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Case Reports in Gastrointestinal Medicine
Volume 2017, Article ID 5480562, 4 pages
Case Report

Esophageal Lichen Planus: Understanding a Potentially Severe Stricturing Disease

1Department of Gastroenterology, Allegheny Health Network, Pittsburgh, PA, USA
2Allegheny Center for Digestive Health, 1307 Federal Street, Suite 301, Pittsburgh, PA 15212, USA
3Department of Surgery, Allegheny Health Network, Pittsburgh, PA, USA
4Esophageal and Lung Institute, 4815 Liberty Avenue, Mellon Pavilion, Suite 158, Pittsburgh, PA 15224, USA

Correspondence should be addressed to Bharat Rao; moc.liamg@oarktarahb

Received 6 June 2017; Revised 20 August 2017; Accepted 30 August 2017; Published 4 October 2017

Academic Editor: Tetsuo Hirata

Copyright © 2017 Bharat Rao et al. This is an open access article distributed under the Creative Commons Attribution License, which permits unrestricted use, distribution, and reproduction in any medium, provided the original work is properly cited.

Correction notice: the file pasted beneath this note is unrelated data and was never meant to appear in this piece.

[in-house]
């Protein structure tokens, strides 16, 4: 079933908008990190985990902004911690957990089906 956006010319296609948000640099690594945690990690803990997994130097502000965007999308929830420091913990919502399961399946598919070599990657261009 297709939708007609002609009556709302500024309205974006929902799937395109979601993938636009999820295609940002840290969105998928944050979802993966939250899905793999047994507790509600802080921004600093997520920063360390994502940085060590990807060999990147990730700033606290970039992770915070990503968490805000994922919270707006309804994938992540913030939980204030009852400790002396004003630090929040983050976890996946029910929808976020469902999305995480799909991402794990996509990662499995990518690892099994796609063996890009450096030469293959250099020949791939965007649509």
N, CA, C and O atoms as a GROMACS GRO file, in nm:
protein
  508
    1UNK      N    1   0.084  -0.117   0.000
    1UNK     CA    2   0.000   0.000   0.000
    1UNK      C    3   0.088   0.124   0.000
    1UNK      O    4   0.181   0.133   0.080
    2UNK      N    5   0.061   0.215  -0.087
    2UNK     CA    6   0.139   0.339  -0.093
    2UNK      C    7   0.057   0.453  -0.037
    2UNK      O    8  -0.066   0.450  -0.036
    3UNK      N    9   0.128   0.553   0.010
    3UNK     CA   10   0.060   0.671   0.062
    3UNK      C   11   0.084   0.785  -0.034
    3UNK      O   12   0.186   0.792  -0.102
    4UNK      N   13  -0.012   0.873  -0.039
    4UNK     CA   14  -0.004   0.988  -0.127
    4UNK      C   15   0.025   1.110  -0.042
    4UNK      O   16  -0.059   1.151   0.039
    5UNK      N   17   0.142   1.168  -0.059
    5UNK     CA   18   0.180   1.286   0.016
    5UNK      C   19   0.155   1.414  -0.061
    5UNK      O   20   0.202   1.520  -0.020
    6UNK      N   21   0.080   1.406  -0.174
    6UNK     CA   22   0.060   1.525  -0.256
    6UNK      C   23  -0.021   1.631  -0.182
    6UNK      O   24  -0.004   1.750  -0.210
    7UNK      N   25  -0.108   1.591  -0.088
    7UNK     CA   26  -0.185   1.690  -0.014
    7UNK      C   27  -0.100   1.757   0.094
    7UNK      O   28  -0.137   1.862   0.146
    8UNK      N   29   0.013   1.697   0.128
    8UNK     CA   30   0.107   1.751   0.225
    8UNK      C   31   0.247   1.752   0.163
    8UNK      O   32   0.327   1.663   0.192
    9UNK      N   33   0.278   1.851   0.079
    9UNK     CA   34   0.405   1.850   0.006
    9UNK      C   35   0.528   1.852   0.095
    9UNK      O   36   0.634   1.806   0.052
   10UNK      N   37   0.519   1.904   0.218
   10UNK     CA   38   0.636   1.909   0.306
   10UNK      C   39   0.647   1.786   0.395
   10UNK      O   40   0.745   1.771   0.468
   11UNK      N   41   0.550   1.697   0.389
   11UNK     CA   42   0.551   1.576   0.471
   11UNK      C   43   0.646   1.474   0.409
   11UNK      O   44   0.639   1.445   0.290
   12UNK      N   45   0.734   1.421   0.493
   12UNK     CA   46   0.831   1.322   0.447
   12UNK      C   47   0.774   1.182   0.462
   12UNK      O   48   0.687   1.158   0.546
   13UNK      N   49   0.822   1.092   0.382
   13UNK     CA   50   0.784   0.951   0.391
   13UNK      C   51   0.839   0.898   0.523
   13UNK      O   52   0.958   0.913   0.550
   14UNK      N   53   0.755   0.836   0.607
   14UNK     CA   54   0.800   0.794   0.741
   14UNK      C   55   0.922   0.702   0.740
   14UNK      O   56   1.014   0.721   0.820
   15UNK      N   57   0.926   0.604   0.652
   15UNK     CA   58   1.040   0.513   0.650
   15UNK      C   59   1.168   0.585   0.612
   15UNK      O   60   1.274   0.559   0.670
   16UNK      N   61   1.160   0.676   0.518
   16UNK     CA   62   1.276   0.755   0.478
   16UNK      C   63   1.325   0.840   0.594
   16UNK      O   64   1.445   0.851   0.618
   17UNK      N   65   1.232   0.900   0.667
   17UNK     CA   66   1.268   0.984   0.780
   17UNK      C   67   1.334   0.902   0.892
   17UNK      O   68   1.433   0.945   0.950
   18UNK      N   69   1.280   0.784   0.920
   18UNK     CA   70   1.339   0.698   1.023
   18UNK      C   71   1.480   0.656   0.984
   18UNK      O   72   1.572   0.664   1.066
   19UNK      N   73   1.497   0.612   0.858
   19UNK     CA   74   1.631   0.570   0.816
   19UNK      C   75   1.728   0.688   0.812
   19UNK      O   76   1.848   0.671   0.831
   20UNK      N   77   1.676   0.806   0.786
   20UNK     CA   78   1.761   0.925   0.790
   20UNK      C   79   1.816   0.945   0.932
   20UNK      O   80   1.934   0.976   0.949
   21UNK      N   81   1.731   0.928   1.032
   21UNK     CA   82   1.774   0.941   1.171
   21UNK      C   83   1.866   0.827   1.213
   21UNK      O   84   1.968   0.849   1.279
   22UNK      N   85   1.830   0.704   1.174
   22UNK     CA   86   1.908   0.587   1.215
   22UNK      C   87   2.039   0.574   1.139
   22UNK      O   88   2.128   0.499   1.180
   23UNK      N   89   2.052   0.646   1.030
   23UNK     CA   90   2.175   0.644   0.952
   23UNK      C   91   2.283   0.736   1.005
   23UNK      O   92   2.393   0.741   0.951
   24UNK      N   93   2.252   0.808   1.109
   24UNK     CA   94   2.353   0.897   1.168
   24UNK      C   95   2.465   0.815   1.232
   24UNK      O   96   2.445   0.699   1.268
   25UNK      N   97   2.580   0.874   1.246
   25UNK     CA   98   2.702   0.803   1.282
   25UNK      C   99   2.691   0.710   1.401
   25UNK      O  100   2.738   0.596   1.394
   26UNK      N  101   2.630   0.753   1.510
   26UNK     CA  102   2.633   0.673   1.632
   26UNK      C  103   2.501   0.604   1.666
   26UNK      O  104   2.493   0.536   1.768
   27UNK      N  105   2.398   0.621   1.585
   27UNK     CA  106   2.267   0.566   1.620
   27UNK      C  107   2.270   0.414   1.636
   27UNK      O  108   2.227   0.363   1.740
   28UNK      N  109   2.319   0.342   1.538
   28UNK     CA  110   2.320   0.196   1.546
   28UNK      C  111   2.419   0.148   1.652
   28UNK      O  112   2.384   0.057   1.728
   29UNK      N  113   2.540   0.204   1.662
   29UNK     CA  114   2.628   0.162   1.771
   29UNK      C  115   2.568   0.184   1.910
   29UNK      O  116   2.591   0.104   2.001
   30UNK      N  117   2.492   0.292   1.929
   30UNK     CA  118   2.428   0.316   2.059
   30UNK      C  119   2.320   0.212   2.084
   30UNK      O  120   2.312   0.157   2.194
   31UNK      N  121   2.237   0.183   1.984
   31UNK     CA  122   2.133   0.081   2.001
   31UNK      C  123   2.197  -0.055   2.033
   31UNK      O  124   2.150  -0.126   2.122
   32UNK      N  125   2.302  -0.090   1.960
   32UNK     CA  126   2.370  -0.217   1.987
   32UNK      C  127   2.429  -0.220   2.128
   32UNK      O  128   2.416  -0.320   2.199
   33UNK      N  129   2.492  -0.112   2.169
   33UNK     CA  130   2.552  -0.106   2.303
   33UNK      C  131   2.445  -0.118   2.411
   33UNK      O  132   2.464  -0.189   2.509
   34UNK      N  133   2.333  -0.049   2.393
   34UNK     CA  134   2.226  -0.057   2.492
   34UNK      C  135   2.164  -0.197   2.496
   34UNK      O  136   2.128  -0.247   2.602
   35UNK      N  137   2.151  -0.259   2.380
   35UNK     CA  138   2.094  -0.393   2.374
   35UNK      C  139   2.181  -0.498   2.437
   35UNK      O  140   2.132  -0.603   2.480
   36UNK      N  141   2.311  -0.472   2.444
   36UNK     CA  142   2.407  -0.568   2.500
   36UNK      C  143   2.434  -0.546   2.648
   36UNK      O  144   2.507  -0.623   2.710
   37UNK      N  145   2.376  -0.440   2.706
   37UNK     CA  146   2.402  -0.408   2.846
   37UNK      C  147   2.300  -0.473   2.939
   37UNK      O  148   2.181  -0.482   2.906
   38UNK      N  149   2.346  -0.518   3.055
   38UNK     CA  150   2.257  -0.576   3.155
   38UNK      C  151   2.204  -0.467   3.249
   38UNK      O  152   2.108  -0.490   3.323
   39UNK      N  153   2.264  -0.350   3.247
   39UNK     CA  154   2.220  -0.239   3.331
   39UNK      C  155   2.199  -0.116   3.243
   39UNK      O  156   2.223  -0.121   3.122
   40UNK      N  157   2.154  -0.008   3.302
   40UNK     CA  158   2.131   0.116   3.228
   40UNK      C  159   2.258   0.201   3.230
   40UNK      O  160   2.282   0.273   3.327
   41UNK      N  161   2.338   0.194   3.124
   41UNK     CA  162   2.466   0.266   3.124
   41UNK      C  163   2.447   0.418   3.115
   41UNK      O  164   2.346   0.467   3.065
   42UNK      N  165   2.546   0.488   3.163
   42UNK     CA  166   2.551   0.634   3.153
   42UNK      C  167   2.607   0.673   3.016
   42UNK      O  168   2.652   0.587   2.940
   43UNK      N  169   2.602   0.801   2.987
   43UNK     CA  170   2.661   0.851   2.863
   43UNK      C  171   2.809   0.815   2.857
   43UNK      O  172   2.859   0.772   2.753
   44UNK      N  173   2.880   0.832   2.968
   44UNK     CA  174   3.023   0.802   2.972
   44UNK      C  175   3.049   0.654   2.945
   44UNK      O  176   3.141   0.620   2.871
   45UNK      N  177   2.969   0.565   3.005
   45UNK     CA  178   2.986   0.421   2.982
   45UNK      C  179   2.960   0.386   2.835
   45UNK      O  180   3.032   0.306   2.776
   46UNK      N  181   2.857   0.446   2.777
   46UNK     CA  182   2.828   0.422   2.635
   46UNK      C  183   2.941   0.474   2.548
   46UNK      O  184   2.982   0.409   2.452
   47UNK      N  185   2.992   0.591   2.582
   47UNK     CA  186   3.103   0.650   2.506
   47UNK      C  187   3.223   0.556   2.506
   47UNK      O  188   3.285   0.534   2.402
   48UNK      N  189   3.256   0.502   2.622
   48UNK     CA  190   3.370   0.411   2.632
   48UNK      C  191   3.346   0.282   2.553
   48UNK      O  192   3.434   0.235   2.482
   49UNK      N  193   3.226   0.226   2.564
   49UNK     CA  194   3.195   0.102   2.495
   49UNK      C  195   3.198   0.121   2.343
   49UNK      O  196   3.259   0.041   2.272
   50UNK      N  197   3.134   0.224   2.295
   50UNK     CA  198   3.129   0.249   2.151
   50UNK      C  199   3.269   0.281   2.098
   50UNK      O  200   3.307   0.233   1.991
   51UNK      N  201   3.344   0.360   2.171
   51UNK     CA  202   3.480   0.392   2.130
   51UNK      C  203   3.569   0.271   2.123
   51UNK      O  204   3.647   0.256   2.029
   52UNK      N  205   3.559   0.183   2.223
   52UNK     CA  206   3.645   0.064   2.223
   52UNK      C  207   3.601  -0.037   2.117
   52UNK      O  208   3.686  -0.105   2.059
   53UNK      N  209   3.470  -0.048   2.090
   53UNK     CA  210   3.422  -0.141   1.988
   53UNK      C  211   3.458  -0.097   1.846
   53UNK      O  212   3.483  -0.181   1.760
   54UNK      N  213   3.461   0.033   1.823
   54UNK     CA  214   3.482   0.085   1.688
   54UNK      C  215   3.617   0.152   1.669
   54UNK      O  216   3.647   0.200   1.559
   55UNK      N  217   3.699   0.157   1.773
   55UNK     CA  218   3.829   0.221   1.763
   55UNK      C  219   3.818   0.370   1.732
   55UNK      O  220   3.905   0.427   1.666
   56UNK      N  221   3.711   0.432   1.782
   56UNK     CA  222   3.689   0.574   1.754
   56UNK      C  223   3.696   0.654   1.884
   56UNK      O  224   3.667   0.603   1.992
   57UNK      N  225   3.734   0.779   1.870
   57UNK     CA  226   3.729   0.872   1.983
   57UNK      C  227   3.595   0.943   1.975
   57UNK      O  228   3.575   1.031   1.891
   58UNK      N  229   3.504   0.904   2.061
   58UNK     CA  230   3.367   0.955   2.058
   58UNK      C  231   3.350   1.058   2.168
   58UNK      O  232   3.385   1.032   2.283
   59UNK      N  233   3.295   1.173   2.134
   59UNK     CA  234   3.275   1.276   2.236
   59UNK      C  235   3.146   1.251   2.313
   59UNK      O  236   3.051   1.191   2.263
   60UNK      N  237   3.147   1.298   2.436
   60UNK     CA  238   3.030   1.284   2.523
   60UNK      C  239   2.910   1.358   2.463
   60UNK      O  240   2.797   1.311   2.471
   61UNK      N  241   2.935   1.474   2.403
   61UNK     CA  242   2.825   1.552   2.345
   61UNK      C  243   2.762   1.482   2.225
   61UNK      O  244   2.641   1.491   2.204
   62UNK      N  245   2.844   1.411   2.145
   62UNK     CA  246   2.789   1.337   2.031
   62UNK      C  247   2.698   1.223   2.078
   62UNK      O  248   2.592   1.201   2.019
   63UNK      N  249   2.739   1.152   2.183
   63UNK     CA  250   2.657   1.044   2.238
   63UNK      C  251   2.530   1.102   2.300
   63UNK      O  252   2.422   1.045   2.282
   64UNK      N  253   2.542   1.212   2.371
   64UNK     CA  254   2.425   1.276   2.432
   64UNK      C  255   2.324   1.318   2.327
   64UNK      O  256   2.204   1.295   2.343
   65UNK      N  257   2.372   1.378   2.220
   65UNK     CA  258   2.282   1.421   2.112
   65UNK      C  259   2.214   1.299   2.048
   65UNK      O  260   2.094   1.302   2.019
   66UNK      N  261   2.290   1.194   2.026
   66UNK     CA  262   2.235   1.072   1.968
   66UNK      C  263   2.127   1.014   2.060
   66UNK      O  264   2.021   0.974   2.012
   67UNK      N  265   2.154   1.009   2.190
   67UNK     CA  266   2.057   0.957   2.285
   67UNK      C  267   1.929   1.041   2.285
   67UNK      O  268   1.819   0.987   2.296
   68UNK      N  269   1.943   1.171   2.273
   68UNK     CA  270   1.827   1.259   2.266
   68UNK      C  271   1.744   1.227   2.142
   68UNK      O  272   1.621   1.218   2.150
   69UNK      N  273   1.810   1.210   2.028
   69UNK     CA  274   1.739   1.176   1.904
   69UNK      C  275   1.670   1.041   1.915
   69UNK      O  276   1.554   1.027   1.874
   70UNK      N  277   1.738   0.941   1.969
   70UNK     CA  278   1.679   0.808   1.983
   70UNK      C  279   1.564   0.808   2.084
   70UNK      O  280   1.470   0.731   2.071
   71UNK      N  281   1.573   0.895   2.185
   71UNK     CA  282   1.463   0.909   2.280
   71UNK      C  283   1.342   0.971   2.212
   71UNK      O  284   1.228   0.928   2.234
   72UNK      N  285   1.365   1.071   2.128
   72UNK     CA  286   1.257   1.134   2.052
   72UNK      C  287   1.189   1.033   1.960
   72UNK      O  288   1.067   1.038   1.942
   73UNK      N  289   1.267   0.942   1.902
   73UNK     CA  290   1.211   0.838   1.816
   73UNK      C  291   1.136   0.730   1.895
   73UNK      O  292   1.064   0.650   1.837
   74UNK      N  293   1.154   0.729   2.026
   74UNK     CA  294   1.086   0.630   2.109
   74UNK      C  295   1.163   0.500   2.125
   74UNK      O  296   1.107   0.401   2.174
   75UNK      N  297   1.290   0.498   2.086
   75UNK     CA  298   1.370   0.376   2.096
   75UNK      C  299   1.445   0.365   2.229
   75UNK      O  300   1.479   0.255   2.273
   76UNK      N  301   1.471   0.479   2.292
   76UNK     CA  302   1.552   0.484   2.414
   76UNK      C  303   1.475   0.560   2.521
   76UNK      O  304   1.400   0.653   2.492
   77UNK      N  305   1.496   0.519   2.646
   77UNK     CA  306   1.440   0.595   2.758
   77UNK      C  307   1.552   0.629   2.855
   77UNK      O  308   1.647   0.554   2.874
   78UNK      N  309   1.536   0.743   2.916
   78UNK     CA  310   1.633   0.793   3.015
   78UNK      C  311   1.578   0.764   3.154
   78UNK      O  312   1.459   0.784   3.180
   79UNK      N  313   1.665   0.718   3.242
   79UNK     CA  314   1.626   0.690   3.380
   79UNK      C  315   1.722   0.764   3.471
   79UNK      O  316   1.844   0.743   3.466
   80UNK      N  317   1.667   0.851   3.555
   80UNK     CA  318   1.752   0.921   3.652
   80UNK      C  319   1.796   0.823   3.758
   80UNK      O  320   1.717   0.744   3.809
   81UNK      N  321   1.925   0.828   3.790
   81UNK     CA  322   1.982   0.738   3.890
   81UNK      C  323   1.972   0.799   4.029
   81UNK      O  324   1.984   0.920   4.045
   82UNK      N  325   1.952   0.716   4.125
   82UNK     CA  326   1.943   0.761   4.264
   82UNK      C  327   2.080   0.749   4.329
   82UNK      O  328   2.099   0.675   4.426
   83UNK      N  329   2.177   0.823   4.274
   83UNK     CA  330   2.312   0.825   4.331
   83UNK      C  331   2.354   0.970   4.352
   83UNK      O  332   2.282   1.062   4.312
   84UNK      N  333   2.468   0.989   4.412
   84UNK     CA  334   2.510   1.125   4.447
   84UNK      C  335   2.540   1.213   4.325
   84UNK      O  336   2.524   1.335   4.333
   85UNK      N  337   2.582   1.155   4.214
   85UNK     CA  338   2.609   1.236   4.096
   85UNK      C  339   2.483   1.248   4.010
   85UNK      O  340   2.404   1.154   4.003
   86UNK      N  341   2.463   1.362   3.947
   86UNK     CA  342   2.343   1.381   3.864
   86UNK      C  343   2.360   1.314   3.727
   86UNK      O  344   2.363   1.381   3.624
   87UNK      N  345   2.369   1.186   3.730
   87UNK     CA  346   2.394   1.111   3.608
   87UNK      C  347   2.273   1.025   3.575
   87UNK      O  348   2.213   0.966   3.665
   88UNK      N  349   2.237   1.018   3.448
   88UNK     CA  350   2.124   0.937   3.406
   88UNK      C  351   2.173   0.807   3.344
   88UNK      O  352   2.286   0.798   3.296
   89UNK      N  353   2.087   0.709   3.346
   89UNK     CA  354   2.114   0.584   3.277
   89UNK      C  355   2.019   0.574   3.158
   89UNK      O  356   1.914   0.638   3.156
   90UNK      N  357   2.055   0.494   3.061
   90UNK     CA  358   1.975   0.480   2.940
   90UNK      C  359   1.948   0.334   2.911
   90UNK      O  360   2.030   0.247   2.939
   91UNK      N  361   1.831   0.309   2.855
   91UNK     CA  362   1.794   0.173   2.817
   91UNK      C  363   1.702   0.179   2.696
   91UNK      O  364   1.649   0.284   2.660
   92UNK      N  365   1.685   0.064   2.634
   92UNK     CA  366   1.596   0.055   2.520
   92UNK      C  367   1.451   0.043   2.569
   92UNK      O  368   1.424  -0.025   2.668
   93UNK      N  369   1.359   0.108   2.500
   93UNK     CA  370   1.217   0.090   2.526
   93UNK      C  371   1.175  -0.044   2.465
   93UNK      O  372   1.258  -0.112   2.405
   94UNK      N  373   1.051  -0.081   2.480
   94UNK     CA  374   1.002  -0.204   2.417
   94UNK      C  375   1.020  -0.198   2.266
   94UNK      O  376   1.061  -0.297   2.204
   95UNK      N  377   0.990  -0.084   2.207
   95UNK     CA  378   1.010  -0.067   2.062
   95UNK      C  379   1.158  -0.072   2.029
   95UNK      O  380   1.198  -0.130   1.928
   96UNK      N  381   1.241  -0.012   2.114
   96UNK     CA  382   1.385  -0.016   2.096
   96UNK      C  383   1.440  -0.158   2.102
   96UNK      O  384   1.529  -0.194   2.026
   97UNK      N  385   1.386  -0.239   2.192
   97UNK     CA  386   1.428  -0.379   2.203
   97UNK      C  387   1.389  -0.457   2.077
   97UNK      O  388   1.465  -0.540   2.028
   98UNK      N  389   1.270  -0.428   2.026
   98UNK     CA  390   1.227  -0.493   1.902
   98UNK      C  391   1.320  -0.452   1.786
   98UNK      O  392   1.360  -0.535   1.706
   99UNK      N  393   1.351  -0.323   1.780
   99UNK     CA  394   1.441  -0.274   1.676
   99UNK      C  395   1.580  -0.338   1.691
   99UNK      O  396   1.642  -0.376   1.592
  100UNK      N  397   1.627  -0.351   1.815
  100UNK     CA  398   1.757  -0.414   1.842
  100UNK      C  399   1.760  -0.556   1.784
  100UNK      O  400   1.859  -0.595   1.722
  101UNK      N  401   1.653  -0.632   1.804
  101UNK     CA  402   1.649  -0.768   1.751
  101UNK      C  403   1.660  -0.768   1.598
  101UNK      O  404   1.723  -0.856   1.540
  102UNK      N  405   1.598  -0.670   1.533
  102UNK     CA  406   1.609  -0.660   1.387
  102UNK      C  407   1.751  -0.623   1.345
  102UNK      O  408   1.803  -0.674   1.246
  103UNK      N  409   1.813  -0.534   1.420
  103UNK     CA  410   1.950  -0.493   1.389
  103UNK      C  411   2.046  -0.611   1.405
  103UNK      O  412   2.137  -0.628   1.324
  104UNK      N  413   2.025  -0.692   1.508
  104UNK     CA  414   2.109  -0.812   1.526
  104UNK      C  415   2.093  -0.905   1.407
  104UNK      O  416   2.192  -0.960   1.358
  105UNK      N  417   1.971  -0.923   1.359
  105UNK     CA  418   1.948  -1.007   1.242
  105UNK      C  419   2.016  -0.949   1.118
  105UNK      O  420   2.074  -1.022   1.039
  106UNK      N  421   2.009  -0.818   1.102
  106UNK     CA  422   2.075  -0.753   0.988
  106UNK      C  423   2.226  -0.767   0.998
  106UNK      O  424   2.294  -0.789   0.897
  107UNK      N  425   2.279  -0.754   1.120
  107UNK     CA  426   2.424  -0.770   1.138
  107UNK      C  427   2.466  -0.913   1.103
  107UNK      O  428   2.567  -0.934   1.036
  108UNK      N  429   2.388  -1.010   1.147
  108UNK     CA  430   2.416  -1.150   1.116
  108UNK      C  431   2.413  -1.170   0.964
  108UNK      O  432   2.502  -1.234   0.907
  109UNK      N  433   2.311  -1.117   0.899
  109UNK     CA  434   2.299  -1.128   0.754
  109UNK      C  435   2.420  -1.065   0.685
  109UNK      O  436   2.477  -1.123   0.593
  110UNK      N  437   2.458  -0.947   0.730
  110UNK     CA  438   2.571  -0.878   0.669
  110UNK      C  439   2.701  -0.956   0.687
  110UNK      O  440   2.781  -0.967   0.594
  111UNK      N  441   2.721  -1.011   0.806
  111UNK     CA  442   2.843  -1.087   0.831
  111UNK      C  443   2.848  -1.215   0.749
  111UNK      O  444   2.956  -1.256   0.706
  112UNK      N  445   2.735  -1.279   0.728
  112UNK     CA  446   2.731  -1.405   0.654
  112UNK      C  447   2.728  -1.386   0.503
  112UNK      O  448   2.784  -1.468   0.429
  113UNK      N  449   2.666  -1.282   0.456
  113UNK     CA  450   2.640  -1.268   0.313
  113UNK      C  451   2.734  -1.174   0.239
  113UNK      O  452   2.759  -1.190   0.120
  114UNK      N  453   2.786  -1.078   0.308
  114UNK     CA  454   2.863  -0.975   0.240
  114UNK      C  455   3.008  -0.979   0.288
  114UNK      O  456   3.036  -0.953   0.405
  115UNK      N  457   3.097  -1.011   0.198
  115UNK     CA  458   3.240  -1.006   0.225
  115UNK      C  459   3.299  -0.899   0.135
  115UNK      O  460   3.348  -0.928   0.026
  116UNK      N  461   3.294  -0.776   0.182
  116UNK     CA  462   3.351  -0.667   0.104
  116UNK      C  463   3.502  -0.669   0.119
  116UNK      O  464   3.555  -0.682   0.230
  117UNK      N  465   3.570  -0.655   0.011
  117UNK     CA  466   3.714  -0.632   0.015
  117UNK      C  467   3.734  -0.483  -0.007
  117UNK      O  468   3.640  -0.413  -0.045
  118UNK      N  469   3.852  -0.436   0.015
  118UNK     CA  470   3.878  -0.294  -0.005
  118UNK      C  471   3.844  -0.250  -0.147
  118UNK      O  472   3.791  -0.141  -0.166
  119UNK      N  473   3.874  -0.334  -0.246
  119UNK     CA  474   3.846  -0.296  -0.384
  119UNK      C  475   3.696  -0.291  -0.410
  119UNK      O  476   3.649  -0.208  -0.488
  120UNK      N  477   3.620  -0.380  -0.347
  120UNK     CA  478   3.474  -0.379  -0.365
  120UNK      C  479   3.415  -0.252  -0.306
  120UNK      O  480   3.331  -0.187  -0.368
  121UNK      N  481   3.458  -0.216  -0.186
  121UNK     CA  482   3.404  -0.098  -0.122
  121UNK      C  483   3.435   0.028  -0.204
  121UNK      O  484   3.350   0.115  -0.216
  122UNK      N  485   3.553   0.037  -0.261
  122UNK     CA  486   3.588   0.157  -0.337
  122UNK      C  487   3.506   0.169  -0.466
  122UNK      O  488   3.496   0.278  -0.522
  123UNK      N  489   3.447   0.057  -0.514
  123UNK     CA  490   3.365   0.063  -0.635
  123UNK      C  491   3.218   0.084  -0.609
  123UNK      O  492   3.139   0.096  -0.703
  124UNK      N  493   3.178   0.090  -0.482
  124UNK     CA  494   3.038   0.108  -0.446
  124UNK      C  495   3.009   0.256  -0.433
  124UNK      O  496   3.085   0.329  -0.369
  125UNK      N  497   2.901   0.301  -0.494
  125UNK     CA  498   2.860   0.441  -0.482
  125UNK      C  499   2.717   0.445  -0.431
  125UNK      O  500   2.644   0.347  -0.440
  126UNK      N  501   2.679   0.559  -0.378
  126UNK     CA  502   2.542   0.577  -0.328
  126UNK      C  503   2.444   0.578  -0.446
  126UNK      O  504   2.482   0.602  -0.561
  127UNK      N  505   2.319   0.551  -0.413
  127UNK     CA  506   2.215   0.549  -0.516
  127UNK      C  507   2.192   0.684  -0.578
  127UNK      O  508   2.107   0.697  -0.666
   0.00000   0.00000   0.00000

A 67-year-old woman with a long-standing history of recurrent dysphagia and esophageal strictures failed to respond to aggressive antireflux management. She required multiple dilations for symptomatic strictures that were discovered throughout the esophagus. Intralesional, topical, and systemic glucocorticoid therapies were utilized without resolution in symptoms. Several years after initial presentation, histopathology ultimately demonstrated lichenoid features and a diagnosis of esophageal lichen planus (ELP) was confirmed. However, as her symptoms had already become significantly disabling with severe strictures that carried an increased risk of endoscopic complications with dilation, she ultimately decided to undergo an esophagectomy for definitive treatment. Moreover, ELP may often go unrecognized for several years. Clinicians should consider ELP in the differential for dysphagia in middle- to elderly-aged women with or without a known history of lichen planus (LP) especially for those with findings of multiple or proximal strictures.